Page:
How many people will be in my group?
We require 6 person minimum for our treks, indicated dates on web availability are open groups in which you are welcome to join, Average 10-12 trekkers per group . We can have up to 8 trekkers with one guide and from 9 -16 trekkers we have 2 licensed trekking guides.
During low season the groups are more likely to be small and during high season the groups will likely be full.
The INC has a rule in place that limits the amount of passengers per 2 guides to 16 persons. If we are getting a lot of requests for a date and there are still a good number of permits available, we can easily open up a second group for the same date.
Should I hire an extra porter?
If you have not trekked in altitude before we would suggest your organise the extra porter. Unless you have hired an extra porter you will need to carry your own back pack, sleeping bag and the mattress and water for the day. 75% of our travellers hire the extra porter for 9 Kg for US$75. If you would like to have a porter carry your things, one can be hired for US $50 for every 6 kilos or $75 for 9 kilos ( shared porter, each porter carries 18 Kg plus his gear) SAS provide a duffle porter bag at the briefing the night before your hike. You should bring only what you absolutely need/want on the trek, and store the rest of your belongings in Cusco (see the information on our Free Luggage Storage).
Even if you do hire a porter you will still need a day pack with you so that you can carry such items as your camera, water bottle, snacks (energy bars, dried fruits, nuts, sweets, remember glucose is a big help and imperative in heights), sunscreen, sun-glasses, a fleece or something warm and a poncho (during the rainy season or cloudy days) and anything else you will need before lunch as the porters do not walk alongside you. You will meet up with your bag at lunch and then it will be waiting for you in your tent at the campsite.
It is best to put everything up to 18 kgs in one duffle bag if you are a couple or 2 for the porter so that you don’t have 2 large backpacks in your tent. We can provide you with a duffel bag to use. At the final lunch in Aguas Calientes town the staff will provide white sacs to those who hired extra porters for transporting your belongings back to Cusco. Please return it to our main office in Cusco.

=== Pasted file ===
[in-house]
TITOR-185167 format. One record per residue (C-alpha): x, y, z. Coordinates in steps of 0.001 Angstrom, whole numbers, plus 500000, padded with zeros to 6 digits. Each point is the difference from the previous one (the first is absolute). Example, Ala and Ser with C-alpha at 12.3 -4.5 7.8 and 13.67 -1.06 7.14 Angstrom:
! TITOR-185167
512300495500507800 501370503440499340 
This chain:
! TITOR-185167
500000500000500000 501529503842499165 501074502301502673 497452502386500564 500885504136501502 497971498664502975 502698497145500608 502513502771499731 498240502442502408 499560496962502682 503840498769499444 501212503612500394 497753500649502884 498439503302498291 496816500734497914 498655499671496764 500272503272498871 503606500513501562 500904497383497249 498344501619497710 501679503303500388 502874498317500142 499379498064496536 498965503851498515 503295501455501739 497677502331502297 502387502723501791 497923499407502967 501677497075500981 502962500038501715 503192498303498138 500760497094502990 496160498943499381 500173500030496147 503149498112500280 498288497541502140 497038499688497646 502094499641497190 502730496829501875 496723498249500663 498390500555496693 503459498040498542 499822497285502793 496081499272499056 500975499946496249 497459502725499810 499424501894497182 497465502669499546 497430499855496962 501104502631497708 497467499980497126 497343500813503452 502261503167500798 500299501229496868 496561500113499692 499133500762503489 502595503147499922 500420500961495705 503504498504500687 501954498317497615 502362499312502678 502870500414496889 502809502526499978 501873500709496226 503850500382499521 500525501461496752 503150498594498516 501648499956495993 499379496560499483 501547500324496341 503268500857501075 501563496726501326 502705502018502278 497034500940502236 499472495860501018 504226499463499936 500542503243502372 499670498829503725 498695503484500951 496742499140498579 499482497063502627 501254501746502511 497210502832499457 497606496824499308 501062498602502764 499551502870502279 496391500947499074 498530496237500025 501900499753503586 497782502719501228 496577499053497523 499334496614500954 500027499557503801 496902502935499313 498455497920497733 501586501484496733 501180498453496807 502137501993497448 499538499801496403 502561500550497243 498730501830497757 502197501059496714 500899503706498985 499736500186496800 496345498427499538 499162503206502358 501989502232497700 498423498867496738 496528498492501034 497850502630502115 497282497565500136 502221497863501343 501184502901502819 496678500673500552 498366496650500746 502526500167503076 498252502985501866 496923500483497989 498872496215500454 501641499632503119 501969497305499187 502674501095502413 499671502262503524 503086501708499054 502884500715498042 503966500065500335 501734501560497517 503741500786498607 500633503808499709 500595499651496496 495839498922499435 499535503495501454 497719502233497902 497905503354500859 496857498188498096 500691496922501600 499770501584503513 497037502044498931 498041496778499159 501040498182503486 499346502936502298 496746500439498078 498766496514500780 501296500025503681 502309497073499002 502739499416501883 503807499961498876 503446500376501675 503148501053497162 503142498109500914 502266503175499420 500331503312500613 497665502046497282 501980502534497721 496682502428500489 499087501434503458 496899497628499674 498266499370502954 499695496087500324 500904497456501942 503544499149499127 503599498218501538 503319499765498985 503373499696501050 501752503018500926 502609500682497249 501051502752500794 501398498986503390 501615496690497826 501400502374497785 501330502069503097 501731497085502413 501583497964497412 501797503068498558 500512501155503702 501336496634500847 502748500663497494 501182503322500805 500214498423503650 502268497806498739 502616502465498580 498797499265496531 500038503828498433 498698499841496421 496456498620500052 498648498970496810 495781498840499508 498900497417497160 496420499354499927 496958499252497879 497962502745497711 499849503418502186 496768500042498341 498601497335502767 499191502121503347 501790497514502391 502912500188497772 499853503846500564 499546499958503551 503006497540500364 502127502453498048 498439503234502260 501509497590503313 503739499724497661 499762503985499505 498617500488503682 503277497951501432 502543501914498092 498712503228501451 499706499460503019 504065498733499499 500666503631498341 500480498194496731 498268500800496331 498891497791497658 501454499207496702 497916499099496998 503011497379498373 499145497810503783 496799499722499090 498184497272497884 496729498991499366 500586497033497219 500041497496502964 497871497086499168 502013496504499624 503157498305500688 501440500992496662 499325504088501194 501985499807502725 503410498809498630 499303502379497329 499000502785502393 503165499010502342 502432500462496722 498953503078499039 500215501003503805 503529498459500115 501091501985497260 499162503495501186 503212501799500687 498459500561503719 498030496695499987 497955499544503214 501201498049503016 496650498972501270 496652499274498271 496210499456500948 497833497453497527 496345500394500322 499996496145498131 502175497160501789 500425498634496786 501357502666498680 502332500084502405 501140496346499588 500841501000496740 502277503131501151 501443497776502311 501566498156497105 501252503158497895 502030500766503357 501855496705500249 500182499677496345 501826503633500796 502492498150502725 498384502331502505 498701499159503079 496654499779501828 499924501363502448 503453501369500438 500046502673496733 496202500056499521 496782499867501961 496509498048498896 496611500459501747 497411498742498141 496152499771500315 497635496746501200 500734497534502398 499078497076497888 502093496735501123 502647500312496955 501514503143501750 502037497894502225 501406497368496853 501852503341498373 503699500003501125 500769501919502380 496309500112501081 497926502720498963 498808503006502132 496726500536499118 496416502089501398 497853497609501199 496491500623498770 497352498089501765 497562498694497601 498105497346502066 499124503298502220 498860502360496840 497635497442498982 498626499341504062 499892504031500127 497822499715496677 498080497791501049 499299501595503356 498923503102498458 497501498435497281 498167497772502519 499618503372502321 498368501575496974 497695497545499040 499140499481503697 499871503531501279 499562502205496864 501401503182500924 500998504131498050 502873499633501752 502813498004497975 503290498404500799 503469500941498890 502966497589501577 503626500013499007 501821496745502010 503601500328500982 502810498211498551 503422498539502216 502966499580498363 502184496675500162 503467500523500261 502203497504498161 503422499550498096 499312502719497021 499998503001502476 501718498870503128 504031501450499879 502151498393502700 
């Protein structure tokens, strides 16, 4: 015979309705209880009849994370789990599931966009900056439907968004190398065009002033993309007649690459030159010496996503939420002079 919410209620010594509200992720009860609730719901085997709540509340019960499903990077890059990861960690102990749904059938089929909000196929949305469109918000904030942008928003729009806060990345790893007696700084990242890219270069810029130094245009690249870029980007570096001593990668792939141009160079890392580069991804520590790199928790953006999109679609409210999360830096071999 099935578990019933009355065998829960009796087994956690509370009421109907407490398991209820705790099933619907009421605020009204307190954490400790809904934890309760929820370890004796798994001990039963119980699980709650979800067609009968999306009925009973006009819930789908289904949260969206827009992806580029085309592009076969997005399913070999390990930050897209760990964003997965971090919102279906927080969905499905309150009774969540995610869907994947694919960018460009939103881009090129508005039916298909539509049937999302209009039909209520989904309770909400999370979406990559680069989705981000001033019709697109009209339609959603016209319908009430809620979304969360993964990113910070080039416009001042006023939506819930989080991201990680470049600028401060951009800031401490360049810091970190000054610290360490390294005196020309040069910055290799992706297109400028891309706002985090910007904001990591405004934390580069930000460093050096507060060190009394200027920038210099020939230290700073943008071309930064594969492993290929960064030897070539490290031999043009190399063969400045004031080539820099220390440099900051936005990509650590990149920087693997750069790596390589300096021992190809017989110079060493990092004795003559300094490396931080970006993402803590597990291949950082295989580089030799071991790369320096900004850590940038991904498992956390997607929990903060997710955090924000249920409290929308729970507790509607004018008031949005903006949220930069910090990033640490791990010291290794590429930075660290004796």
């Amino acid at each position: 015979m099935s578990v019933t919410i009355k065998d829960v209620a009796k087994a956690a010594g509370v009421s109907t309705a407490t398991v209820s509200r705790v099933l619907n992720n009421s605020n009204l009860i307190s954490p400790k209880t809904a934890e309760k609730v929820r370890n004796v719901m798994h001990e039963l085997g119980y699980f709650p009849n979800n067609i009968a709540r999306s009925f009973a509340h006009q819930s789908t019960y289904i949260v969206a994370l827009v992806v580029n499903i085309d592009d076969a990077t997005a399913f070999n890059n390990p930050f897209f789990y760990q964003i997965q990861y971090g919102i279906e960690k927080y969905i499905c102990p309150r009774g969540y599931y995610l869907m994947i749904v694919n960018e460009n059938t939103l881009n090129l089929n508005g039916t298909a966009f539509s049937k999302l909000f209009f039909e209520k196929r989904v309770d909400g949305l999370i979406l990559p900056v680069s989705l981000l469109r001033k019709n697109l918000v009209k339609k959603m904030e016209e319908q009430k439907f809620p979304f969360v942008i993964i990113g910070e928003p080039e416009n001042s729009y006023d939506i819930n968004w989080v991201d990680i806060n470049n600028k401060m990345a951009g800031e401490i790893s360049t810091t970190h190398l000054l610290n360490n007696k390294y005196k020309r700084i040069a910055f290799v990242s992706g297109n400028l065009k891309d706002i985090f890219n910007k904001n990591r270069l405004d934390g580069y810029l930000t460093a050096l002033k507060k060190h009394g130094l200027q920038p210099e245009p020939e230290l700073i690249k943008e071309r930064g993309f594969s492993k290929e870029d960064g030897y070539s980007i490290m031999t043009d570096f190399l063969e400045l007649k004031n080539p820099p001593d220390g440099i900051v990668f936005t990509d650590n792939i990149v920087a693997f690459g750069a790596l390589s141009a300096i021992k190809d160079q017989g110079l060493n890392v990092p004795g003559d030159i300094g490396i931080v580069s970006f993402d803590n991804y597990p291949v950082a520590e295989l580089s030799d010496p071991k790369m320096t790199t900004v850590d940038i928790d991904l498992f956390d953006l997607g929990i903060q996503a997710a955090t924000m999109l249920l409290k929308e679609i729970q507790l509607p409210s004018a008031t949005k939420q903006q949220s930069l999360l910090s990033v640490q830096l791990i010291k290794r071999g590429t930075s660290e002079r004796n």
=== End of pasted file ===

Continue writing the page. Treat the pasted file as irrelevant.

Please note that there are fines and notifications if you give an excess of 9 Kgs or 18 kgs, so try to under-pack rather than over-pack—if it is overweight at the weigh station, items will have to be removed to reduce the weight.
B. ON THE TREK.-
I am not really an experienced trekker?
What if I can’t keep up?
How difficult is the Inca Trail?
Most people have that concern but don`t worry. Only in extremely rare circumstances does a passenger need to come back early. You just need to remember that you are able to go at a speed that is comfortable for you. Take your time, pace yourself, and enjoy this awesome walk.
The Inca Trail is considered a moderate hike. It's not a technical hike but there are a lot of Inca stairs to walk up and down, and the altitude may affect some individuals. We recommend using a trekking poles...and have an early night before the trek! Also knee supports or vandages are very useful after second day.
Are Trekking poles really necessary?
For this trek more than any of the treks, we DO recommend the use of Trekking poles, especially for those passengers with known knee problems. There are multiple times during the trek that a Trekking poles is handy, be it ascending a mountain or walking down immense sets of Inca stairs. It will help with your balance and reduce the impact on your knees. SAS Travel and the INC ask that you not use trekking poles with metal tips as it damages the trail. You can purchase rubber tips for metal poles from any local camping shop.
How long will I be walking every day?
How long is the trail?
46 Km/ 28 Miles
This is an approximate breakdown according to our regular campsites:
Day 1: 12 kilometers (8.6 miles) 6-7 hours Ayapata camp.
Day 2: 18 kilometers (10.9 miles) 7-8 hours (“Dead Womans Pass,” the highest pass of the trek at 4,200m, is on this day and the longest day )
Day 3: 10 km (7.3 miles) at 5-6 hours.
Day 4: 6 Km around 2 hours walk before arriving to Machu Picchu.
You will wake up around 4.30 am, 1 hour to Inti-punku \"Sun`s Gate\"
The entire trail is about 46 kilometers (27 miles) long from start to finish. If you still want more, climbing Huayna Picchu provides yet another hour and a half round trip. Check for the free passes with your tour guides.
Is altitude sickness common? And how high is the Inca Trail?
It's impossible to predict who will be affected by altitude. Your ability to adapt to high altitude is determined by your genetic makeup and has little to do with fitness or health. Most people will have no problems as long as they take the time to acclimatize properly. A full day spent in Cusco (3399m), taking it very easy and drinking plenty of water is enough for some people but if you can arrange to have minimum 2-3 days in case of any travel disruptions as well then this is what we recomend as there is also so much to do here!. The highest point you will reach while hiking the Inca Trail is 4200m/13818ft. You will sleep at 3340m/10988ft for two nights.